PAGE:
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Google Speed Update – Are You Ready?

Google has announced its Speed Update for this July, 2018. This blog post will explain what this update is, how it may affect your website and what you can do to prepare for it.

Speed as a ranking factor

Since 2010, site speed has been a ranking factor for desktop versions of websites. With the volume of searches on mobile now outweighing desktop searches, Google is eager to improve load times for web pages on mobile devices. To that end, websites that are not optimised for mobile browsing will see their search engine ranking drop from July. Google has also announced that they will be switching the priorities of their 2 indexes – from the desktop index to the mobile index.

Google never announces algorithm updates in this manner unless it will have a significant impact on publishers, but has given assurance that it will only affect really slow sites:

Google’s Zhiheng Wang and Doantam Phan wrote:

The “Speed Update,” as we’re calling it, will only affect pages that deliver the slowest experience to users and will only affect a small percentage of queries. It applies the same standard to all pages, regardless of the technology used to build the page. The intent of the search query is still a very strong signal, so a slow pace may still rank highly if it has great, relevant content.

But we can expect that as it is rolled out over the coming months, there will be an increased requirement to have a fast-loading website for mobile.

A simple test for your website

For those of you who are not so web-savvy, here is a simple test you can do to see how fast your website is loading: Visit a web speed test service like Pingdom, enter your domain and choose the location nearest to you in the drop down (Sweden for Europe) to start the test.

Test results

If your website has a page load speed of under 3 seconds – Happy Days! Anything above this should be a cause for concern as this will only increase when connecting via a mobile device with poor network coverage (remember, most of your visitors will have left in 3-4 seconds!)

The test result will also give information on underlying issues that are slowing down your website. Page size refers to the sum of the different elements on your page – including HTML, CSS files, scripts and media. The optimum size for your web page should be under 1MB. As the page loads, the browser looks for various elements such as images, CSS and scripts. These are called requests. The number of requests the web page has to make to the server in order to render completely will naturally affect the final load time.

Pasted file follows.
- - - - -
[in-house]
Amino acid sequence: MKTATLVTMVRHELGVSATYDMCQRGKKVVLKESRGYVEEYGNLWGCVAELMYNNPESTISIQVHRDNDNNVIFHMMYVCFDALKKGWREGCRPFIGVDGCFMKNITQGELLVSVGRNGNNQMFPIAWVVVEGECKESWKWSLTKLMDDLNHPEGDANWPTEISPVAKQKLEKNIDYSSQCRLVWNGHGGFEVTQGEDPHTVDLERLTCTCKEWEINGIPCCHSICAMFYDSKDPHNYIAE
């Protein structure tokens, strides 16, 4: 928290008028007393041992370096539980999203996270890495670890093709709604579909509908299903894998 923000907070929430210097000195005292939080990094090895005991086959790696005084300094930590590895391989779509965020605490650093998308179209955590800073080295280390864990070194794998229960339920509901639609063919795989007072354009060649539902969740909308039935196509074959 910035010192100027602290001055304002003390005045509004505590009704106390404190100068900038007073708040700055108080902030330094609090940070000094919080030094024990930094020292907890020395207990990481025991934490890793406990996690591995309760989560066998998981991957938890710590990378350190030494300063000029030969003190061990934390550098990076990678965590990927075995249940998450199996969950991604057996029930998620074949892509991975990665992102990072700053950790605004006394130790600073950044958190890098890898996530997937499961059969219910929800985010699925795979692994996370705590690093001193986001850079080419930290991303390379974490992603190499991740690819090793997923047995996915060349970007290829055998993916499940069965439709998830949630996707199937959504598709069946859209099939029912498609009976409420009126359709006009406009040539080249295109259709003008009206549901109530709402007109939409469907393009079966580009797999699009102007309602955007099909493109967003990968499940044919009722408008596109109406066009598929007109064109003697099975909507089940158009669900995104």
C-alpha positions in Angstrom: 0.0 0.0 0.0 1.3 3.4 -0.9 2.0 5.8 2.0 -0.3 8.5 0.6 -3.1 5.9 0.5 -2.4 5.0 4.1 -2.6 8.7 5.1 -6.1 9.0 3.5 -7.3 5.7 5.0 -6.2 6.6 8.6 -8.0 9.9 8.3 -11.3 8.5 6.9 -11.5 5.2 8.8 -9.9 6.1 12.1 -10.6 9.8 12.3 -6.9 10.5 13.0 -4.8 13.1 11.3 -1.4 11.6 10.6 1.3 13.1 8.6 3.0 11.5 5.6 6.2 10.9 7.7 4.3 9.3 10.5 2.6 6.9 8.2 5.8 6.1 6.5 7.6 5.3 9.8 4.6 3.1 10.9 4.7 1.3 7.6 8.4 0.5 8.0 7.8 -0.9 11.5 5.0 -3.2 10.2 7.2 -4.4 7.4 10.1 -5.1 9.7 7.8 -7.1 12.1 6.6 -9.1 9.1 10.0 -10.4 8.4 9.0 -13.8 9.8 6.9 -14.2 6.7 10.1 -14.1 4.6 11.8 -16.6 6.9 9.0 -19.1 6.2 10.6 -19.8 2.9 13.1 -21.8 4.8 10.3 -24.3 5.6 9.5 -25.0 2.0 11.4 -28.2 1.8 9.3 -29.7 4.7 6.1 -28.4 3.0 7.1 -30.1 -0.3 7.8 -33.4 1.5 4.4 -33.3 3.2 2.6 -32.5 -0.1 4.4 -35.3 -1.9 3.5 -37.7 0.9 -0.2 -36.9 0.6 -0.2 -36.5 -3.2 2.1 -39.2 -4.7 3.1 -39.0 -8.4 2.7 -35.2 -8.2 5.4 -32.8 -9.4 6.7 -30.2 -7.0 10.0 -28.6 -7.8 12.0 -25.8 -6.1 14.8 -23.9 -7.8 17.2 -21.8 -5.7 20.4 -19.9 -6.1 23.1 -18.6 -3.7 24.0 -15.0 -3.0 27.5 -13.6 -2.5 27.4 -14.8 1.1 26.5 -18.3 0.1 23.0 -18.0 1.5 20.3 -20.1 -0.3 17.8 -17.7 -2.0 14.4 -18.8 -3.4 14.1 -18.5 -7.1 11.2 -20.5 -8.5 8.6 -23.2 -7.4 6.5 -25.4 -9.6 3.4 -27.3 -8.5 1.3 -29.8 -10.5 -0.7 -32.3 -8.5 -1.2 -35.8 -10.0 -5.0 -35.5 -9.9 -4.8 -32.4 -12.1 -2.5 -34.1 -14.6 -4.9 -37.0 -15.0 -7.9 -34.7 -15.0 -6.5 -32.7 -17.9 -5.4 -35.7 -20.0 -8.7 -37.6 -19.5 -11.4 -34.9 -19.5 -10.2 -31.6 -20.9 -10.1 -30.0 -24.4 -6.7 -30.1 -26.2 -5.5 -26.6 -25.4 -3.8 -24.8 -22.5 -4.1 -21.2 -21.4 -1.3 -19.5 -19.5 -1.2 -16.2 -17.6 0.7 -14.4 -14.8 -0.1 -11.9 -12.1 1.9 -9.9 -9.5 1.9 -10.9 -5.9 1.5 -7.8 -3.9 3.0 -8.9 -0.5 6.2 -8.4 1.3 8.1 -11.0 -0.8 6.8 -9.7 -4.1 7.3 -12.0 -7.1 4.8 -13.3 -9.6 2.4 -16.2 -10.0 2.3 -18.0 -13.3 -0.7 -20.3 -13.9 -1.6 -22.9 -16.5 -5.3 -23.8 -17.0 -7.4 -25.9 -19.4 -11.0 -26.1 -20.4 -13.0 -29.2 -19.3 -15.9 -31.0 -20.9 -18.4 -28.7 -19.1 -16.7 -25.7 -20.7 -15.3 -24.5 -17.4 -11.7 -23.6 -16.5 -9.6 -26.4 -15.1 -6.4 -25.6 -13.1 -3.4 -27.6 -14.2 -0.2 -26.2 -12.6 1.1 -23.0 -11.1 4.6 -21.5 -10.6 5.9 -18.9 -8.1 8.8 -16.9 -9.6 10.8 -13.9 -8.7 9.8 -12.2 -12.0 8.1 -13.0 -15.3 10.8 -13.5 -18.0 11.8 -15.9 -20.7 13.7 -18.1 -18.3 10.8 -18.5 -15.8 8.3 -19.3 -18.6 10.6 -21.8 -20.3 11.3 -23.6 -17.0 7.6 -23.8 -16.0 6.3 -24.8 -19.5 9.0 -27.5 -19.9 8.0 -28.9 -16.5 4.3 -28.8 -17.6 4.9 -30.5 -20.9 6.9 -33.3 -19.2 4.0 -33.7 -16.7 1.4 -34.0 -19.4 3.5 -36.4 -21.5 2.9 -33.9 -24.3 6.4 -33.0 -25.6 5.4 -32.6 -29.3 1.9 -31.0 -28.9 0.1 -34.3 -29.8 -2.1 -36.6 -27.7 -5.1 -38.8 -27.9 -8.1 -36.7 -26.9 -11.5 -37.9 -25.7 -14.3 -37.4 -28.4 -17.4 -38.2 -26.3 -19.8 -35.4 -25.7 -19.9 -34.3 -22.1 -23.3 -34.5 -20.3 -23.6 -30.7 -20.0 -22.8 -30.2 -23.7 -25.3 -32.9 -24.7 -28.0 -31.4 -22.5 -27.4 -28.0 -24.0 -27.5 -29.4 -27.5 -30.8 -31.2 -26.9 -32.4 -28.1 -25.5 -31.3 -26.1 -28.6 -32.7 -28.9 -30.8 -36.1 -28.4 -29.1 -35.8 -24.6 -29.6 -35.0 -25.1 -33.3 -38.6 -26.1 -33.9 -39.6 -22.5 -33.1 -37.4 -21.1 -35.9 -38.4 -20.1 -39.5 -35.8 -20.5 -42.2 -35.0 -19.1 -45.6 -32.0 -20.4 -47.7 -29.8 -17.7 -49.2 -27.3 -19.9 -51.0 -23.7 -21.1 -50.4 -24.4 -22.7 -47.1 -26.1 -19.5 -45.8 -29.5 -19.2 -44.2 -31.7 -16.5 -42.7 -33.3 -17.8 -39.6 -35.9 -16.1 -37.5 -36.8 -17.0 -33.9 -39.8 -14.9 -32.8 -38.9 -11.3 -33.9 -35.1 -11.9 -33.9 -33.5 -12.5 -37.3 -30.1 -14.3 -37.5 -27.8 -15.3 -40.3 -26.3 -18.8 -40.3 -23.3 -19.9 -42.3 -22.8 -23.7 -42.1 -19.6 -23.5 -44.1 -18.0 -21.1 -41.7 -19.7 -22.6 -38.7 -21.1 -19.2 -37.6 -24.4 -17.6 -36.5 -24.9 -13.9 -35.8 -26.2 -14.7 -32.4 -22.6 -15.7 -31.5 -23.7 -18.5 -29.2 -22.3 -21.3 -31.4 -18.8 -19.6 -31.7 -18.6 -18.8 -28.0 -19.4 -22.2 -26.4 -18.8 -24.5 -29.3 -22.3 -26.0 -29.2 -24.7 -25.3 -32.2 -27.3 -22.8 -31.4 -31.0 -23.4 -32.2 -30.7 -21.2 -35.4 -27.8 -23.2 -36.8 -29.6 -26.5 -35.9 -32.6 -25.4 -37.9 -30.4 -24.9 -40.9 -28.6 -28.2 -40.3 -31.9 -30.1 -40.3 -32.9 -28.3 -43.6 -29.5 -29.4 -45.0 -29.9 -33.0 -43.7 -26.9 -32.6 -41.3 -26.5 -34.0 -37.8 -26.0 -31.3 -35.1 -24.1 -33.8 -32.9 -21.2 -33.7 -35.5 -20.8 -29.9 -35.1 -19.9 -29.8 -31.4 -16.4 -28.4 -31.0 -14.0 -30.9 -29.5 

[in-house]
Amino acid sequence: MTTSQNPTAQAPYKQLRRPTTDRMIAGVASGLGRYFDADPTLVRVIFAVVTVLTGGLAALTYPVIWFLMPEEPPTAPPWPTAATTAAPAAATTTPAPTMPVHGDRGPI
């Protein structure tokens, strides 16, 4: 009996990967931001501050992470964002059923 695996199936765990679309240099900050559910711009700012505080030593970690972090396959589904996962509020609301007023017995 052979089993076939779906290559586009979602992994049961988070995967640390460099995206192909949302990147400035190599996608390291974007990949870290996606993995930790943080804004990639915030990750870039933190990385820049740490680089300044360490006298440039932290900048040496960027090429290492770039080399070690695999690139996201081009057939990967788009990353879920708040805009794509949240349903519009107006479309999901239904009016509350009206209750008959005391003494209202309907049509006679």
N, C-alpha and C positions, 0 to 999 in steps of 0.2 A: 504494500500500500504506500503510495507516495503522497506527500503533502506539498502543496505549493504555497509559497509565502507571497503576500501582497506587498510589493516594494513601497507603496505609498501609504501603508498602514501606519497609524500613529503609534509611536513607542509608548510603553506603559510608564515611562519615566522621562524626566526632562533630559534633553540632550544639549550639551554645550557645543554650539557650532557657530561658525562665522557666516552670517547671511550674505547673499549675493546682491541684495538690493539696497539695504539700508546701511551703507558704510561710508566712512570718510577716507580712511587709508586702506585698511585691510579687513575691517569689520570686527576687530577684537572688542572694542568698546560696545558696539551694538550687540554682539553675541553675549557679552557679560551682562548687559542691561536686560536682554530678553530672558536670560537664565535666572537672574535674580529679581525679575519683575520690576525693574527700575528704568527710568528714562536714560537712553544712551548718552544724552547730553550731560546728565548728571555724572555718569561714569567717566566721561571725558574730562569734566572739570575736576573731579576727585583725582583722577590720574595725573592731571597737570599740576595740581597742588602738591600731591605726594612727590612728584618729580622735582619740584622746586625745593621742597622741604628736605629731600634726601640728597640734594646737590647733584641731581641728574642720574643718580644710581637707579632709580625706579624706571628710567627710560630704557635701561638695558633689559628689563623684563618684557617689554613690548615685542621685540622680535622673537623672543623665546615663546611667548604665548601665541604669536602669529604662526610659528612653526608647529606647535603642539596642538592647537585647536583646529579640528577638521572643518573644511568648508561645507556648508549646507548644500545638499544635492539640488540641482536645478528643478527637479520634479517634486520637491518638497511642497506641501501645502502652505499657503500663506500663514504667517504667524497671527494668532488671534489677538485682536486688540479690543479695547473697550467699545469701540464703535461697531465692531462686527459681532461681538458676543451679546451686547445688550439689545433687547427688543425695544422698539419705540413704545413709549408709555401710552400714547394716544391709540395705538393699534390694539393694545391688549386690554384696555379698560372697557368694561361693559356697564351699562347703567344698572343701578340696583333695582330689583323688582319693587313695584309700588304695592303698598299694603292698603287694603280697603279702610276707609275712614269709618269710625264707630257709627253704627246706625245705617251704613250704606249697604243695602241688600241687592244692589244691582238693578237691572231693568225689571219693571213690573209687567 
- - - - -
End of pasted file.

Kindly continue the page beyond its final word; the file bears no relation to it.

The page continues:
Checklist for your webmaster

1. Review your hosting

Shared hosting can be a contributing factor to a slow loading website. Some shared hosting services cram too many web spaces onto their servers which lowers the performance of each hosted website. If your website is particularly slow, then this may be the cause and you may need to switch to a more dependable hosting service.

2. Use recommended tools

There are many free online tools to measure page speed and make improvements. Google PageSpeed is useful as it analyses both desktop and mobile load times. GTmetrix is really good for highlighting server issues and problems such as uncompressed images.

3. Reduce your Page Sizes

Your web page size can be reduced in a number of ways. A common is clients uploading uncompressed, full-size images to their web pages or posts. This can quickly bring the website to its knees, particularly on shared hosting. Plugins like Smush are invaluable for the compression of media files.

4. Use caching plugins

Caching plugins such as WP Super Cache turn your web pages into static files which lighten the load on the server.

5. Install Amp

Poor mobile performance can be resolved by installing AMP (Accelerated Mobile Pages). When AMP pages are available on a website, Google will rate the speed of the page load on the AMP page while still relying on the canonical URL for other important content information.

6. Use a CDN

Content Delivery Networks, or CDNs, are services that enable you to deliver your website’s static files, such as CSS, javascript and images from a separate server. This service overcomes the limitations of making too many requests to one server. Another advantage is that the static files can be delivered from a server closer to the website visitor, who may be connecting from the other side of the world.

Time to Upgrade?

If your website has not been updated in 4 or more years, you should consider revamping it. Your site may be responsive but a lot of new developments and approaches have been developed in the last few years that increase page speeds.